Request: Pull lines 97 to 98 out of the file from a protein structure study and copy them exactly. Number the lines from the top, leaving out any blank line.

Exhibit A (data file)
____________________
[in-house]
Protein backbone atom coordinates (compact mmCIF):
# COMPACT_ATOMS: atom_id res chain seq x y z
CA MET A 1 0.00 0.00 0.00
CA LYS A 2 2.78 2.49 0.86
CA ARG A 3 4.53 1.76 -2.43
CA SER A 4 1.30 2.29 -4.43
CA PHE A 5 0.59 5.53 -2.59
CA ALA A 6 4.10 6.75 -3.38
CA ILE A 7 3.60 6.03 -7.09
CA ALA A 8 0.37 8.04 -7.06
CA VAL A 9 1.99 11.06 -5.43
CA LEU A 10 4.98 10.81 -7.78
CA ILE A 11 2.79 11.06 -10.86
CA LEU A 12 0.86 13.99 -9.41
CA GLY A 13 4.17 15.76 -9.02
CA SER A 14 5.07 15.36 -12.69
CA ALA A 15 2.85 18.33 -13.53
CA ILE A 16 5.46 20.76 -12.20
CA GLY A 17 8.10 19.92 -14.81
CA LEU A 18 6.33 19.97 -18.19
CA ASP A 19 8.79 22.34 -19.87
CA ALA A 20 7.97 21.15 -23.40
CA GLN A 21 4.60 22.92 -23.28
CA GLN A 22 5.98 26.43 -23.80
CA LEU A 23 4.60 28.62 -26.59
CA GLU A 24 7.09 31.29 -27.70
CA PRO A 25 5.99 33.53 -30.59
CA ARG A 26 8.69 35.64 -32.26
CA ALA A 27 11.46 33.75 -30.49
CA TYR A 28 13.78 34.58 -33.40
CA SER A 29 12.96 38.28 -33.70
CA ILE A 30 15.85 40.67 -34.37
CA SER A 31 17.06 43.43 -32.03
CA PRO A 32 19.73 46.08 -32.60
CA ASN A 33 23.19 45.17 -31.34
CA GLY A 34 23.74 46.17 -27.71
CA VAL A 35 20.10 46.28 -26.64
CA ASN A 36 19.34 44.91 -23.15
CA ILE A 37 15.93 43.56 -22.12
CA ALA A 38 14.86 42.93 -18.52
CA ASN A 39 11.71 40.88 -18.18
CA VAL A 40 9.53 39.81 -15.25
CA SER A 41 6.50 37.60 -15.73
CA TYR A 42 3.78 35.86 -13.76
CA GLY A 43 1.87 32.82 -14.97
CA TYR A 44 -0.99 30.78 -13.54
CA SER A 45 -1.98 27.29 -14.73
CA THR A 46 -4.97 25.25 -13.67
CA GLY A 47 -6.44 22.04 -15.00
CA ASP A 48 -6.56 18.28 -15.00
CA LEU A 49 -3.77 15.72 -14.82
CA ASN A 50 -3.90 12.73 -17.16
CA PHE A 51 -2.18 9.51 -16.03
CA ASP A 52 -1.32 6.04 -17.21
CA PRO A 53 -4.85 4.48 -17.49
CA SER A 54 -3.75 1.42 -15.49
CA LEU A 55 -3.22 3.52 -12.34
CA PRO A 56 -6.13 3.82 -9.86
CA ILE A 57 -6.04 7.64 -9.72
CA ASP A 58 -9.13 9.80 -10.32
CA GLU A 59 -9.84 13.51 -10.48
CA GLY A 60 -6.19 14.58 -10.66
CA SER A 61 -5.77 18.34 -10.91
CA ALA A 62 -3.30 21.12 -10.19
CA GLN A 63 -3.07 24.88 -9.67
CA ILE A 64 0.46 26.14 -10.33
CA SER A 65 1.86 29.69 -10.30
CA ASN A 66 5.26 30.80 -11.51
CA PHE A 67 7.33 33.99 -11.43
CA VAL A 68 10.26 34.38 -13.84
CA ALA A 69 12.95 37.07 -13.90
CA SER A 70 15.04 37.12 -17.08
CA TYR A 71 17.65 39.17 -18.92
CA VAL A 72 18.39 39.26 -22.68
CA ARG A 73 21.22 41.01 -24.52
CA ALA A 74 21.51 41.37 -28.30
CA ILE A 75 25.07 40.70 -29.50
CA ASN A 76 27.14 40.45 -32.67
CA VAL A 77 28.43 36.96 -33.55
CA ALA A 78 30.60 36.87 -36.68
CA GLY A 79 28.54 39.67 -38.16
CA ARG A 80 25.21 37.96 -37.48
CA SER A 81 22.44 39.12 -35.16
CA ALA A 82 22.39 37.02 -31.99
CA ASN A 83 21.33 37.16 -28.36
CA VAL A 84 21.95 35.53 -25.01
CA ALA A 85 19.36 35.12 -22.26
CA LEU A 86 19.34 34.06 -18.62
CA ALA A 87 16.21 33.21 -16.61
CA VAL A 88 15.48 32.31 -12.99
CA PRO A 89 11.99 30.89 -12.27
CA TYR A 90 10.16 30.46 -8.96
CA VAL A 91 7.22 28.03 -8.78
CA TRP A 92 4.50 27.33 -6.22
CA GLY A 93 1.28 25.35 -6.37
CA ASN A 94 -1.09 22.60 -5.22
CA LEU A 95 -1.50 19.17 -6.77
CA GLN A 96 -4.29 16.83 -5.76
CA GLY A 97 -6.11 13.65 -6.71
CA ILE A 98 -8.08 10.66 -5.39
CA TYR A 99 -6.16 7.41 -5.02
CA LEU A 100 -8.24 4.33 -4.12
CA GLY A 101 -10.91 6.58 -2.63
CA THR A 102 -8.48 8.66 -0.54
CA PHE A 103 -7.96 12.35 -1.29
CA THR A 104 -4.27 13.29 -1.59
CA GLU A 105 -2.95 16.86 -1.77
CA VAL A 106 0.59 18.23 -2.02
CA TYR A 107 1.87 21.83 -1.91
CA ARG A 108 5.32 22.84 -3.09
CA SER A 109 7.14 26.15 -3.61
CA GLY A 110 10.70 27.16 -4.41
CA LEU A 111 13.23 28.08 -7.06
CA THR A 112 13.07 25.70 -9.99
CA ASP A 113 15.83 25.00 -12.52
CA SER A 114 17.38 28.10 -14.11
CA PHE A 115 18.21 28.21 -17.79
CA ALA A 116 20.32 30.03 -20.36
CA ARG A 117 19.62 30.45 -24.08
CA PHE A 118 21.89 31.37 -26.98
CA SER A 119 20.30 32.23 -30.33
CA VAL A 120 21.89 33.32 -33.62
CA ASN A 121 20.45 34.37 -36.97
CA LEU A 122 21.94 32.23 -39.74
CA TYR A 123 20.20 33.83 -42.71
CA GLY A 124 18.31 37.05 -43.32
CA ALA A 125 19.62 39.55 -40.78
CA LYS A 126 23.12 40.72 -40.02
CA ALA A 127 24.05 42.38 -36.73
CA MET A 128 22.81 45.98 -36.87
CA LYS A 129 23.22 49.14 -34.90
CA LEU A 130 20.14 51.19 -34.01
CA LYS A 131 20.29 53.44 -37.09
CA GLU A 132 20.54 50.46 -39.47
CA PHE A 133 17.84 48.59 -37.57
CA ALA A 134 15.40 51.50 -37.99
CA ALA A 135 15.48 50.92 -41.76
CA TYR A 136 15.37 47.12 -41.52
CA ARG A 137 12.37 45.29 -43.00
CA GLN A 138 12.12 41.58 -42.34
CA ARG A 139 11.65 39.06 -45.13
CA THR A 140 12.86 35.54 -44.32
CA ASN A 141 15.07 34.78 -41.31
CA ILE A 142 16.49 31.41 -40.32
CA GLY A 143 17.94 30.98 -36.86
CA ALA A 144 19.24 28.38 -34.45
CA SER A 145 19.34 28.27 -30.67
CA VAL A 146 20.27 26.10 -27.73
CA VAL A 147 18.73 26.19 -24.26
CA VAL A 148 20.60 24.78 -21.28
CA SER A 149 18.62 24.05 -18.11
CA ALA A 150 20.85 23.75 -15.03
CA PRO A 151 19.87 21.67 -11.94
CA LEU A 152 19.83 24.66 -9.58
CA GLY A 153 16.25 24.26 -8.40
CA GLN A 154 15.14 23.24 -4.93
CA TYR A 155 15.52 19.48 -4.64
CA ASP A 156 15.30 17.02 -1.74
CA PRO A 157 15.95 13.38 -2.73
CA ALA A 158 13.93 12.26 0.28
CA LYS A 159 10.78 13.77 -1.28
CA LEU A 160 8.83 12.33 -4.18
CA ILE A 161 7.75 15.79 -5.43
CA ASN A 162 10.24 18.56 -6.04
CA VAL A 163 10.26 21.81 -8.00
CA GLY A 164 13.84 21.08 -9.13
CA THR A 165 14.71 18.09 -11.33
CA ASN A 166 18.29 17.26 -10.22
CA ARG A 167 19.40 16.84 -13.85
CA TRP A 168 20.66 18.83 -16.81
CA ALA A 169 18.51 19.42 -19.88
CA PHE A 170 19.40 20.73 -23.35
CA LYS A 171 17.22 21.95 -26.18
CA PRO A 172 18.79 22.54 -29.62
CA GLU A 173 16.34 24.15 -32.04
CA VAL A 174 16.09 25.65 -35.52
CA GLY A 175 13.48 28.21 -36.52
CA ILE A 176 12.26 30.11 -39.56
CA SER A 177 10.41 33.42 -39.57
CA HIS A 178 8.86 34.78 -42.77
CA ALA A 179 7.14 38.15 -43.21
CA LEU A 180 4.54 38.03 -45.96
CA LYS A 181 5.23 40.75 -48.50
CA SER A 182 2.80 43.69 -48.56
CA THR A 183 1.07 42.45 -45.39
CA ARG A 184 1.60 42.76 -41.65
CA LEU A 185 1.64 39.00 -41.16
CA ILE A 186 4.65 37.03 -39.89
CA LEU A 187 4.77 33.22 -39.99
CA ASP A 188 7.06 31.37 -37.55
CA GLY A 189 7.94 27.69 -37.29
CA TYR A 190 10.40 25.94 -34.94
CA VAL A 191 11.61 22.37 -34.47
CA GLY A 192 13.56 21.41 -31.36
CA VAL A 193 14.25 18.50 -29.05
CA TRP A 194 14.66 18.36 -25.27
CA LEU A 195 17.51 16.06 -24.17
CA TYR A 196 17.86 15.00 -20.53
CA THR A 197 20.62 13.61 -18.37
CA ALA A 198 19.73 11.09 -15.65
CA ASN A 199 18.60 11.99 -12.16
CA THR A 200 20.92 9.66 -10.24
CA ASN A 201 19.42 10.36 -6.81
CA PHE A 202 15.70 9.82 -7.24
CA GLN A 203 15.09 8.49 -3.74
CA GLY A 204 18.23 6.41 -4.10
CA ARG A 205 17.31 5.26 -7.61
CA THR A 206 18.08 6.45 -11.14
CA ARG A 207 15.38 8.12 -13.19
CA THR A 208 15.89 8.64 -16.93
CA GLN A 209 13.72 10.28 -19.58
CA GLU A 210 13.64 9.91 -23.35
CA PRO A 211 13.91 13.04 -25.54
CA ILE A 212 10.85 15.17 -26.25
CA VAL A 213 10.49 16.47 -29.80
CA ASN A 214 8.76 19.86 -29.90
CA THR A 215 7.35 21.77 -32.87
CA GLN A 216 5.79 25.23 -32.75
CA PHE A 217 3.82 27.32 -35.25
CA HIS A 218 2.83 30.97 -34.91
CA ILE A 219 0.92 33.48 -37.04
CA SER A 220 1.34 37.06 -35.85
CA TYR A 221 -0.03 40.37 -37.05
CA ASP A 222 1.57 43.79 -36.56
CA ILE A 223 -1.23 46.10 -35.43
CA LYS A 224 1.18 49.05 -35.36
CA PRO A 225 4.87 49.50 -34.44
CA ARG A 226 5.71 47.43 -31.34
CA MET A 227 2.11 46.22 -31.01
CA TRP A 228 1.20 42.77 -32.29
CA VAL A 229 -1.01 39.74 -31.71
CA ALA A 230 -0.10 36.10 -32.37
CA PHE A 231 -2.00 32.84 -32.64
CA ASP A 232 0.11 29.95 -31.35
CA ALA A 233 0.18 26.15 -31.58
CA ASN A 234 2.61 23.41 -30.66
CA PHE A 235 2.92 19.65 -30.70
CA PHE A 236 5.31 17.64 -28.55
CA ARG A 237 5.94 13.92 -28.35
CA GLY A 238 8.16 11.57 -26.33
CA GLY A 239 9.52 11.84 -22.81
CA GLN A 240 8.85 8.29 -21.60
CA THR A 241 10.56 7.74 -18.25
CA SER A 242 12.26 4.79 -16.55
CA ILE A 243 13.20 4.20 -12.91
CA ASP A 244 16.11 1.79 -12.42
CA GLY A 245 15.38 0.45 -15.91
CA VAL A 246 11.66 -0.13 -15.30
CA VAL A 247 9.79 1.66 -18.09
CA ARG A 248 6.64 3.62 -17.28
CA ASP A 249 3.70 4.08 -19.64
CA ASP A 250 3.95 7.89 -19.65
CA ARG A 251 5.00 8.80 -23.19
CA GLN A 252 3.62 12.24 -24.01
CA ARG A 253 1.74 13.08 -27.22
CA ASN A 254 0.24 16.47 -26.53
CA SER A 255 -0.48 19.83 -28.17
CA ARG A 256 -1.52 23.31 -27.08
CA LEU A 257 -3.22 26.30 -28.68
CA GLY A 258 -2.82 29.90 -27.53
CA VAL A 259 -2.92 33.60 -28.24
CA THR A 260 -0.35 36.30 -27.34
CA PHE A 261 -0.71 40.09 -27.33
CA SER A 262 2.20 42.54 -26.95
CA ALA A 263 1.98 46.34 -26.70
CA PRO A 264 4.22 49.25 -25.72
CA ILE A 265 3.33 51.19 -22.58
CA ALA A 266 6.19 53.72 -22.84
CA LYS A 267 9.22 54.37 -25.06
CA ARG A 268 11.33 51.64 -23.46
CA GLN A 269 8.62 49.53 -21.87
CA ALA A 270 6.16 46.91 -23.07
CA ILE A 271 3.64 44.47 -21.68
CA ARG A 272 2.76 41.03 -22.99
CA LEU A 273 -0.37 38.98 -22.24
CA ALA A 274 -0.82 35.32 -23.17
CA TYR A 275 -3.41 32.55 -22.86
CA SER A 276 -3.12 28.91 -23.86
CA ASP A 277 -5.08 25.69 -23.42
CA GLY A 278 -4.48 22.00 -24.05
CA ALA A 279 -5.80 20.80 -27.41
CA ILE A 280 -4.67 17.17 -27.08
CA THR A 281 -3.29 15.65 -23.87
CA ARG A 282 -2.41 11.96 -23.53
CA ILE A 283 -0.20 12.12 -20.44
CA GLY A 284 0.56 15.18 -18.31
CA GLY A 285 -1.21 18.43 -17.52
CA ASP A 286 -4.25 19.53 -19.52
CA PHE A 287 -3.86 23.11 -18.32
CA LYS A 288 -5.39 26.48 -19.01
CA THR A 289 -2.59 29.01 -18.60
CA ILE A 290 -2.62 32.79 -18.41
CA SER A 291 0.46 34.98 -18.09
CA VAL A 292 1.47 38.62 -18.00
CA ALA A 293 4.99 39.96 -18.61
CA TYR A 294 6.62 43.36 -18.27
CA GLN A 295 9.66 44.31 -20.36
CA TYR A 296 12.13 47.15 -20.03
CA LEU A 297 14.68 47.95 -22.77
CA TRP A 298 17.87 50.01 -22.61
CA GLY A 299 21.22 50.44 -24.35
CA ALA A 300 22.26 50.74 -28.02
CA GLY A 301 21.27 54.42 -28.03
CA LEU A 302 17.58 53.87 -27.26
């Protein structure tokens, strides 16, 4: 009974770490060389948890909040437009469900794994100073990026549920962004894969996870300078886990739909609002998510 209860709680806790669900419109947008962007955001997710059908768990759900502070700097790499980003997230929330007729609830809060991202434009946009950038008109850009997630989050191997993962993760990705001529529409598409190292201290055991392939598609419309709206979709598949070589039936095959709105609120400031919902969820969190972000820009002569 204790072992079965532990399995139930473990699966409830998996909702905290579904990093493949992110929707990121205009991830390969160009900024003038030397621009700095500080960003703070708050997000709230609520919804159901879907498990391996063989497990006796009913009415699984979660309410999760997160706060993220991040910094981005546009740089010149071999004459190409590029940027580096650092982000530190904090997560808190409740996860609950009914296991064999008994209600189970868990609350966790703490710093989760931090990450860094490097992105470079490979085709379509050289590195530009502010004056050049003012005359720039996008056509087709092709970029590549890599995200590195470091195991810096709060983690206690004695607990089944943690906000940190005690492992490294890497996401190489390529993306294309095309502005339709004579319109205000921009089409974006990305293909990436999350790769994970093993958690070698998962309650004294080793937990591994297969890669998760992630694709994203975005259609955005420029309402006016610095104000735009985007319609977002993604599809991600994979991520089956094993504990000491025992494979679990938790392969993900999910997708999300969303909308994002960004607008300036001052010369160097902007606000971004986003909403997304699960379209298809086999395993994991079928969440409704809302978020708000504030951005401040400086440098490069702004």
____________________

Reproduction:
CA ASN A 94 -1.09 22.60 -5.22
CA LEU A 95 -1.50 19.17 -6.77